I’m delighted that Microsoft employees are not taking their leaders’ indifference to gay rights lying down. The following communications include a letter of protest circulated among employees and a petition which had over 1,400 employee signatures when the copy I received was sent. Congratulations on standing up for human decency when your superiors seem to have lost the heart to do so:
Please help Microsoft live up
to its values by signing this letter. To add your name, click on Additional Reading below.
I’m proud of Microsoft’s values and our track record on diversity. I
was surprised and disheartened to learn that we decided not to support House
bill 1515 after supporting this bill last year. Our values clearly state that
discrimination based on sexual orientation is unacceptable. Withdrawing our
support for this bill is not a neutral statement—it sends a clear message to the
world that Microsoft will not stand up for our stated values.
Ballmer’s recent email to the company asks, “When should a public company take a
position on a broader social issue?” The fact is that Microsoft, like many
other companies, has already taken a position on discrimination. We have a
responsibility as a leading corporation to support legislation related to this
fundamental workplace issue. I believe it is a mistake to dismiss
discrimination as a social issue; it is a civil rights issue.
From a PR
perspective, it is embarrassing that last Monday we launched our largest
marketing campaign ever and on Friday we received a black eye in the New York
Times for withdrawing support for this bill. Companies such as Boeing, Coors,
QWEST—and even Nike, a company with a poor human rights record due to sweatshop
labor, supported this bill. I can only imagine that this further damages our
already embattled brand.
What can we do to remedy the damage we’ve done
to civil rights in Washington and to reaffirm our commitment to living up to our
Here are three suggestions:
1. Reinstate support for HB1515
and other anti-discrimination legislation.
2. Investigate whether Brad
Smith’s decision was influenced by Pastor Ken Hutcherson. The evidence outlined
in The Stranger article indicates this was a factor.
3. Make a financial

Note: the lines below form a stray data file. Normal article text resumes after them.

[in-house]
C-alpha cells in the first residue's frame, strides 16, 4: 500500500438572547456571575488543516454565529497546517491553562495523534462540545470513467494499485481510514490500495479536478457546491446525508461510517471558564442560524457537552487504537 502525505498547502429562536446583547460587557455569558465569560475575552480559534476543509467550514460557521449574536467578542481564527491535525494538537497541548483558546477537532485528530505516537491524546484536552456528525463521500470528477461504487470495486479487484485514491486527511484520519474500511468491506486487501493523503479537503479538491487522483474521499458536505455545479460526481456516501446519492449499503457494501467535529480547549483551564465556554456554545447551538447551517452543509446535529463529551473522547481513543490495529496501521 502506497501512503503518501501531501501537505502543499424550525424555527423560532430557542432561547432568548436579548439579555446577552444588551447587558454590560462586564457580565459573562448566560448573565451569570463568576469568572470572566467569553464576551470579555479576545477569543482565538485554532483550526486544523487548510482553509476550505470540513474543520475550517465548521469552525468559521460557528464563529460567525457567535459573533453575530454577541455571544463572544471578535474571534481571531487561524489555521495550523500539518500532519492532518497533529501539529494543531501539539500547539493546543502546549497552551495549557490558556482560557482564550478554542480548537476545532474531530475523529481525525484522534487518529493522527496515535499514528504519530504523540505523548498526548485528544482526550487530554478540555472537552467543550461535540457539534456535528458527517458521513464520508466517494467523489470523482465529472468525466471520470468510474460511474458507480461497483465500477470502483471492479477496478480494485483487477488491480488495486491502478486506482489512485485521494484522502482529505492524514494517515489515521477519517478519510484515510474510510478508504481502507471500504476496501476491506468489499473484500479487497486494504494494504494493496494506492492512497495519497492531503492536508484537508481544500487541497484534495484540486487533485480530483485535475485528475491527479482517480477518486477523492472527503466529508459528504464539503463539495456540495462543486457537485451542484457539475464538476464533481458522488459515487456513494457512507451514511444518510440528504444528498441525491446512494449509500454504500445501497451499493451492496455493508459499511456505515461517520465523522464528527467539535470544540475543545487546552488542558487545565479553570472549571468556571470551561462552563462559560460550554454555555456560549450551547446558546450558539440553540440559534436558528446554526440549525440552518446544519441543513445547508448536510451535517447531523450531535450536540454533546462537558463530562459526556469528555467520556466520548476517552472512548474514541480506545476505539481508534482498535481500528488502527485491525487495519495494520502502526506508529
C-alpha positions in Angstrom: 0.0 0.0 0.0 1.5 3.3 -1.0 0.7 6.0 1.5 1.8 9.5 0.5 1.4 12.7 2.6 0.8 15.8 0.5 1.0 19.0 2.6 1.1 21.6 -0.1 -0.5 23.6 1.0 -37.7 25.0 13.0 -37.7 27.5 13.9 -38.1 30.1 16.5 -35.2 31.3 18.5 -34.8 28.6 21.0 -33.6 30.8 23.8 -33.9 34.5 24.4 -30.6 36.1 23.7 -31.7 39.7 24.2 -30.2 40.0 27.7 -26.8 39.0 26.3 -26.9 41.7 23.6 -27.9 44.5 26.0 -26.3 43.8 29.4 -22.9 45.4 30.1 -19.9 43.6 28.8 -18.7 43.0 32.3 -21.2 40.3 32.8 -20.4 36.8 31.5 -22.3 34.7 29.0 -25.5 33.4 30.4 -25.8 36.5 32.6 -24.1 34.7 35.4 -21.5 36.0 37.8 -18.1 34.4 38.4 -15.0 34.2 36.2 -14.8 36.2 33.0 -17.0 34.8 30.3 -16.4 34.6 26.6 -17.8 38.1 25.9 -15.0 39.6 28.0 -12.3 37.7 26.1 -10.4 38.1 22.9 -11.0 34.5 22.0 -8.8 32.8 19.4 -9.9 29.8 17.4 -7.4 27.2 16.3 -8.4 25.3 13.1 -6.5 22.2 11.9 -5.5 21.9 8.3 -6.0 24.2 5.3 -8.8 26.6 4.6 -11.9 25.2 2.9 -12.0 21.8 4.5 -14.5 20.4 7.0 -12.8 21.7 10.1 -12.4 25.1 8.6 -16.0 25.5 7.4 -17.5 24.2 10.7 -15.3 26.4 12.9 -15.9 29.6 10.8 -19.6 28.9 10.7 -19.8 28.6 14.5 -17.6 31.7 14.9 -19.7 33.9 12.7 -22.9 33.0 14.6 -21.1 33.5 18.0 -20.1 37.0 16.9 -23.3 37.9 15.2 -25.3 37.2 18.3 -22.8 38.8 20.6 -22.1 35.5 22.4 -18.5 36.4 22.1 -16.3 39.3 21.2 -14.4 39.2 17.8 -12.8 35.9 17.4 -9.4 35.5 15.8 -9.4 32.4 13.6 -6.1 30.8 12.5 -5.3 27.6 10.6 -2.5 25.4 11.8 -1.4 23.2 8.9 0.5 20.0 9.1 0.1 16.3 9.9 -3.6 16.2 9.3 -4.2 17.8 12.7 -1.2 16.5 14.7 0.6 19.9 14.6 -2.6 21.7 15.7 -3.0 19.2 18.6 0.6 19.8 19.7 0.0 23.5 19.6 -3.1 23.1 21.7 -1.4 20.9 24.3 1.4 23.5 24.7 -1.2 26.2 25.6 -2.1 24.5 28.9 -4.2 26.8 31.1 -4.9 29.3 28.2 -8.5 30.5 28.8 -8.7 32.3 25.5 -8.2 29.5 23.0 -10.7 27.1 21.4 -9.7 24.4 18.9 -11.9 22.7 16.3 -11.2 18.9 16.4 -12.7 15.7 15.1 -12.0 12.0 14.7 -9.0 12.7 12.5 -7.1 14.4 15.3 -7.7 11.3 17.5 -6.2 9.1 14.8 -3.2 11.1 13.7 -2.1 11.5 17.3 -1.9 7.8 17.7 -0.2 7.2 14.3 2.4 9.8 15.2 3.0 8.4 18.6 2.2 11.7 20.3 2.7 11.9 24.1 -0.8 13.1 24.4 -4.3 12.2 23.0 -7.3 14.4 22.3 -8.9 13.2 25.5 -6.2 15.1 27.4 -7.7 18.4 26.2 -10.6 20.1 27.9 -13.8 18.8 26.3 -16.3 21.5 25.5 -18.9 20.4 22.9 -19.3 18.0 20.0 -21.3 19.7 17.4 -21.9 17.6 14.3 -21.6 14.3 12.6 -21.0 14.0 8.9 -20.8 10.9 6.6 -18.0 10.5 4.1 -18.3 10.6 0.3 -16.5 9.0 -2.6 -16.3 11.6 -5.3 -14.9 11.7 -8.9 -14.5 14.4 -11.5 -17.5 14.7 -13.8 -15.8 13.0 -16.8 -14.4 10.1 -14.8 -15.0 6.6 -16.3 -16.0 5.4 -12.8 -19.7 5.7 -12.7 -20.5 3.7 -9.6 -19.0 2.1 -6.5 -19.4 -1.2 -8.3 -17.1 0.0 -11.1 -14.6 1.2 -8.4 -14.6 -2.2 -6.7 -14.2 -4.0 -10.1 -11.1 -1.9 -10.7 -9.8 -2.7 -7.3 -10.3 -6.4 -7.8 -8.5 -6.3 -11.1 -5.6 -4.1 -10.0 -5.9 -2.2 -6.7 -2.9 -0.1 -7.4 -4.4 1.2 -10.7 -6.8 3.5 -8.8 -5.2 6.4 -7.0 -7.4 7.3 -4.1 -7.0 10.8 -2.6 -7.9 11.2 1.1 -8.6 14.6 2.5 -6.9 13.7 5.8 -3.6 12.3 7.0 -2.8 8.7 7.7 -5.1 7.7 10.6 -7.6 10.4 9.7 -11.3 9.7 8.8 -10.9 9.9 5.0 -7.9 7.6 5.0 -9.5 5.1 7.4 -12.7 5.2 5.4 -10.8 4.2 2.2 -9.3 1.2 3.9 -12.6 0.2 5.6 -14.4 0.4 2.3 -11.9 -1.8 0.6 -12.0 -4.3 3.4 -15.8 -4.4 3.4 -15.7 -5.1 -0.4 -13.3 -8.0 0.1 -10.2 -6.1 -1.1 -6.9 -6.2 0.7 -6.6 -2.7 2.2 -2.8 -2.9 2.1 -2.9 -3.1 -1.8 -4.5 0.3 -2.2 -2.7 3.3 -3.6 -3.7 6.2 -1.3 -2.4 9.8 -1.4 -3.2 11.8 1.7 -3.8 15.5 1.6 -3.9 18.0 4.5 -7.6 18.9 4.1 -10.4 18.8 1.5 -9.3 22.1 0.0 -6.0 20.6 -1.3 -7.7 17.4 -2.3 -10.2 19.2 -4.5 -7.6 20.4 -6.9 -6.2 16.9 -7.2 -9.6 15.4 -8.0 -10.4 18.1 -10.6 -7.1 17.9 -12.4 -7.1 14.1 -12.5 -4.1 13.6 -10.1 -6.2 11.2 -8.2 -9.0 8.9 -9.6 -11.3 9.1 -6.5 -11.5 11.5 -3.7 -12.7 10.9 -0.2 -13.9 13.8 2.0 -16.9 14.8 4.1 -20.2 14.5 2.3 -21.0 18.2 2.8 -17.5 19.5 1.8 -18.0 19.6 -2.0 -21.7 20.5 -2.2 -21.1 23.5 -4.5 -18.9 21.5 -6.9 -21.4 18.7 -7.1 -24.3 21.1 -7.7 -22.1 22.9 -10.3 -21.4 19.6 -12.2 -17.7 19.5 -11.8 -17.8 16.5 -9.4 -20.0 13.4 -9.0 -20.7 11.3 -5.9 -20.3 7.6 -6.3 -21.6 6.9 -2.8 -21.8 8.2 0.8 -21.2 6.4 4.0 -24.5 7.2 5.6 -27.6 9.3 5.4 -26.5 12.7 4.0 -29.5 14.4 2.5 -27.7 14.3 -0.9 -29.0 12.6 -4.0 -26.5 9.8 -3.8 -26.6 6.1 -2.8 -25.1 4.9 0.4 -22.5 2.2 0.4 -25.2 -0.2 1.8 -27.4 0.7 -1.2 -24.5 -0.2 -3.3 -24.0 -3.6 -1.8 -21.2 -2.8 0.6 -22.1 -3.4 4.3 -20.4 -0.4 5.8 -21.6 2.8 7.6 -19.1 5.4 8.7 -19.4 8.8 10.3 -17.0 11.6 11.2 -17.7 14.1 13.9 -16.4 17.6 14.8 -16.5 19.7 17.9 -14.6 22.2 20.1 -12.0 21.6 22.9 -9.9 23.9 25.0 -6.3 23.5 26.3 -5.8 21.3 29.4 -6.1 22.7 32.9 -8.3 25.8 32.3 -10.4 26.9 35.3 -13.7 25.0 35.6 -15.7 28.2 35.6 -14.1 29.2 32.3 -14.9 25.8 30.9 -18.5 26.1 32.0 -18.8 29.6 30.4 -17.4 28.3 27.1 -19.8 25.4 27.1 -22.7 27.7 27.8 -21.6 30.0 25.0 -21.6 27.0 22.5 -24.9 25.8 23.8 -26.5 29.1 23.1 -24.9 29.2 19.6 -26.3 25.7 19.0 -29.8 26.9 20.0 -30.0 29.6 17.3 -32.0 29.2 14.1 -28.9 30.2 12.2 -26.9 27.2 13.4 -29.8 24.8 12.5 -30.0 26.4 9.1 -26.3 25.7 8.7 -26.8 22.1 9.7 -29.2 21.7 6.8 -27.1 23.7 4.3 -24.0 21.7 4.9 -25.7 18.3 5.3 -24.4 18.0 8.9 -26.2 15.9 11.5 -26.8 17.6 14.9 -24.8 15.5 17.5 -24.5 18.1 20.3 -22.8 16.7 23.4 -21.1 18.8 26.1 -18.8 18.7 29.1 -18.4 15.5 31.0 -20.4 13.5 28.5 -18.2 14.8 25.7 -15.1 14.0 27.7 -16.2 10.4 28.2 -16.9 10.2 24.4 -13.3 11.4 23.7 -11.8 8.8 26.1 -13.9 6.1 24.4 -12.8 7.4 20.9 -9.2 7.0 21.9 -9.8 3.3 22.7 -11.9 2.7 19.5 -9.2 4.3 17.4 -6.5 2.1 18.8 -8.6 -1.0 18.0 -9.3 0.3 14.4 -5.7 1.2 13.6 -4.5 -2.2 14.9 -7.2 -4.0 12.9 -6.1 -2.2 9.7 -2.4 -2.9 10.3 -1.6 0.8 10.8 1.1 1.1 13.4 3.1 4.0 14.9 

donation to an anti-discrimination group in WA.
I hope that our senior
leadership has the courage to take action that shows Microsoft stands firmly
united against discrimination.
The Stranger Article:
The New York Times Article:
http://msweb/sites/mlerner/Lists/reading/AllItems.aspx [internal MS site inaccessible to outsiders]
Current count is 1444
I am sending you this letter because I
consider you part of my community at Microsoft. I know that many people are
upset that Microsoft chose to withdraw support for HB1515, the
anti-discrimination bill, after supporting this legislation last year. Our
company values clearly state that discrimination is unacceptable in any form. I
think it is a mistake to dismiss discrimination as a social issue; it is a civil
I believe we have a responsibility as a
leading corporation to support legislation related to such an important
workplace issue. Please stand united with me against discrimination by signing
the following open letter to Microsoft management:
I hope that you will also take ten minutes
to forward this email broadly to your
community at Microsoft. If each of us takes the time to forward this
email, we will collect enough signatures to make a strong statement that we
believe Microsoft has a responsibility to take a position on this fundamental
civil rights issue. I am going to forward the link above to my management chain
on Wednesday evening, so please sign the petition and send your emails now.
Thanks in advance,
Now, if only Steve Ballmer, Bill Gates and Brad Smith would listen to the voice of reason coming from their own employees.